The trailer for Olympus Has Fallen is actually kind of creepy: the White House under attack, Pennsylvania Avenue exploding with firebombs, the Washington Monument clipped by enemy aircraft. We don't really need to see the first family's home and the nation's Capitol under siege, do we?
Have no fear. Any semblance of seriousness and verisimilitude suggested by the marketing campaign is quickly forgotten once director Antoine Fuqua's enjoyably tacky Die Hard-on-the-Potomac gets under way.
Gerard Butler, brooding and burly, is Olympus Has Fallen's John McClane - a tarnished Secret Service agent with a desk job at the Treasury. A desk that just happens to look onto the front gate of the White House. When truckloads of demon commandos start spilling across the lawn, mowing down guards and making for the portico, Butler's Mike Banning is already hoofing it over there, dodging bullets and warning bystanders to take cover. He uses the F-word a lot, too, which must be part of his Secret Service training.
Aaron Eckhart, an actor with the gravitas of a duck, is President Benjamin Asher, who has just welcomed the president of South Korea and his entourage when the assault begins. Quick, to the bunker!
Unfortunately, among the VIPs shunted into the underground command center - along with the vice president (Phil Austin) and the secretary of defense (Melissa Leo) - is Kang (Rick Yune), who is not, in fact, an attache with the South Korean delegation but a crazed terrorist mastermind. It's only a matter of hours before he has the secret codes to the U.S. nuclear arsenal at his fingertips.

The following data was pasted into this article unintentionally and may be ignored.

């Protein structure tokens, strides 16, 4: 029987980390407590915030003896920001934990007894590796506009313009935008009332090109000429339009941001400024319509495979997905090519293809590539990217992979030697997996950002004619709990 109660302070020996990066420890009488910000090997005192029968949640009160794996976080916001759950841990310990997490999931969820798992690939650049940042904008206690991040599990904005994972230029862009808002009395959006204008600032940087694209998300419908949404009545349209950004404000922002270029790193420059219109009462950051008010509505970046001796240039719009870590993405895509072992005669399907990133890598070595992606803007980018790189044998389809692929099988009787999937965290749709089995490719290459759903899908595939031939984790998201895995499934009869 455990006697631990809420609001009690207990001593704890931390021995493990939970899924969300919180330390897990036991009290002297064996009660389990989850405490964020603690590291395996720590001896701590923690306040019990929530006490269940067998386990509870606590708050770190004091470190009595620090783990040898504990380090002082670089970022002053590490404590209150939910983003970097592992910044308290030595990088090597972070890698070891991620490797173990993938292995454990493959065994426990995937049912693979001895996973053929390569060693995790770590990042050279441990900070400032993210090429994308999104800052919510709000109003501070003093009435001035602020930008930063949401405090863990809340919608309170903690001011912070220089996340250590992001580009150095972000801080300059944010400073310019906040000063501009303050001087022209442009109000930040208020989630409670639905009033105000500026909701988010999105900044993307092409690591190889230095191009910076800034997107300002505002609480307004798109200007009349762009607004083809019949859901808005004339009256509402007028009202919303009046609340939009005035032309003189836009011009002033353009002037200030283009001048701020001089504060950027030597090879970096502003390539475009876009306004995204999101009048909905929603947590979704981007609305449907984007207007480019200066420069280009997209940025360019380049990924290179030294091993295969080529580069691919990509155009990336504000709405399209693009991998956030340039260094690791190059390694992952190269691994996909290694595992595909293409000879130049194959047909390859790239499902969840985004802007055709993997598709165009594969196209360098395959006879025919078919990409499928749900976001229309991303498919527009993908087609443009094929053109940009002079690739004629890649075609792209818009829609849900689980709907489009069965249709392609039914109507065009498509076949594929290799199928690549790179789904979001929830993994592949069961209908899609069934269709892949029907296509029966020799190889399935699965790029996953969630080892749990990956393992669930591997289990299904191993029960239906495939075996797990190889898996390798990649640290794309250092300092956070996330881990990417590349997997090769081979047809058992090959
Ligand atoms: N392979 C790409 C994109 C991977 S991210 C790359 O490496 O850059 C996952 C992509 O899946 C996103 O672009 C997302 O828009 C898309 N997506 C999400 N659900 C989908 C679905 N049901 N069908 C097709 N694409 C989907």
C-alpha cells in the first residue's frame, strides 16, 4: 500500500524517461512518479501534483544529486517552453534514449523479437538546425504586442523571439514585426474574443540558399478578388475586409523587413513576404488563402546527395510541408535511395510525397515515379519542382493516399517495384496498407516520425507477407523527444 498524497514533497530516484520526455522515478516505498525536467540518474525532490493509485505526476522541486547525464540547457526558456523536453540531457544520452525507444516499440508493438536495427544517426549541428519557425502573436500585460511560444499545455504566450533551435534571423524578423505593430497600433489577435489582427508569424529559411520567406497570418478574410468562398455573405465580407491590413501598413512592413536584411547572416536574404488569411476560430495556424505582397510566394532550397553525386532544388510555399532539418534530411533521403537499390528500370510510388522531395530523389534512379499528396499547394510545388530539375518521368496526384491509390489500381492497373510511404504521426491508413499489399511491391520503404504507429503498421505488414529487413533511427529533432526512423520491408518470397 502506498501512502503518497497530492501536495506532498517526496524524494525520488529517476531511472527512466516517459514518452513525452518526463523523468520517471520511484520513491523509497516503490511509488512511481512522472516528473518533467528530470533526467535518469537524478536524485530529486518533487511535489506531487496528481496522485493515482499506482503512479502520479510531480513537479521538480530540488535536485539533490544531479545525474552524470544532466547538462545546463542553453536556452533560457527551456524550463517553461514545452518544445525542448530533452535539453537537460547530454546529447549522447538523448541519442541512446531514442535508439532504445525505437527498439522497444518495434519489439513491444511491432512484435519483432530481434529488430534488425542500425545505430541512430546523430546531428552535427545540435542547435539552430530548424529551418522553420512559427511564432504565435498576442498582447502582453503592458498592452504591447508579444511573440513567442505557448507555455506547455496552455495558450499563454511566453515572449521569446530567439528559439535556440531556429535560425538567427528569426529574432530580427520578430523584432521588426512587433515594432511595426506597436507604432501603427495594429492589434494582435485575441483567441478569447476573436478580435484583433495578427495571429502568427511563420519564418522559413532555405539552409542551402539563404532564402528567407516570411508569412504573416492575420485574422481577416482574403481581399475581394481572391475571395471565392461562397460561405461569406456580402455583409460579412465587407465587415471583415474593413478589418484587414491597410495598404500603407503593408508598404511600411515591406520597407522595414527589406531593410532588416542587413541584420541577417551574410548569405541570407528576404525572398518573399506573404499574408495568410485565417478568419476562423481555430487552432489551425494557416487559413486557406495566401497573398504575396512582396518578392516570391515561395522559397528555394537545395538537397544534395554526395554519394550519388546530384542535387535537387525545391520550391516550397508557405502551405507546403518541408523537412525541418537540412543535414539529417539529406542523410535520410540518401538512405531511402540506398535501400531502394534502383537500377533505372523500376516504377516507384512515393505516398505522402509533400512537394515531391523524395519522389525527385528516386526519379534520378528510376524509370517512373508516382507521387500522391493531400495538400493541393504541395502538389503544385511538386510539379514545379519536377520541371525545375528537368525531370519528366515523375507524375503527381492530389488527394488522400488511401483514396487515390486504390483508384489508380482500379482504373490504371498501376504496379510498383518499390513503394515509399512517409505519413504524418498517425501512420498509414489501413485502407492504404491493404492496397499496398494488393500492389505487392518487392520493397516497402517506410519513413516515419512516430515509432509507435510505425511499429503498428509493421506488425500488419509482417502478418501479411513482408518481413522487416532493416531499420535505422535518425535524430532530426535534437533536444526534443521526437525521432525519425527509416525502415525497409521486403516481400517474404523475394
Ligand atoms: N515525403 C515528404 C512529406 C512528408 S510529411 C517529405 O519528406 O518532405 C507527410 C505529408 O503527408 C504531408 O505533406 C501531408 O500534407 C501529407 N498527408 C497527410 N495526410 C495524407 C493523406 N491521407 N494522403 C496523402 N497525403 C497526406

But wait - Mike Banning is in the Oval Office, poking through the president's desk. And he's got the boss of the Secret Service (Angela Bassett) on his headset, and she's in a situation room with the speaker of the House (Morgan Freeman, acting presidential) and the chairman of the Joint Chiefs (Robert Forster, cussing up a storm). Let Banning see what's up, and whether he can rescue the First Whippersnapper. Yes, the president's son (Finley Jacobsen) is somewhere in the White House, hiding out.
Olympus Has Fallen offers a shooter game's worth of bad guys to dispose of - one of which Banning klunks on the noggin with a bust of Lincoln. Wave upon wave of the terrorists (part of a North Korean splinter group) get their necks cracked, or get shot, or get the chance to engage in choreographed hand-to-hand combat with Banning. And meanwhile, Kang is busy torturing Asher's cabinet - the veep, the defense chief.
And Radha Mitchell, as Banning's wife, a hospital nurse busy with the emergency room deluge across town, wonders whether her husband is all right.
He's sworn to protect the commander in chief, no matter how many crazy North Korean guerrillas get thrown at him.
Which way to the map room?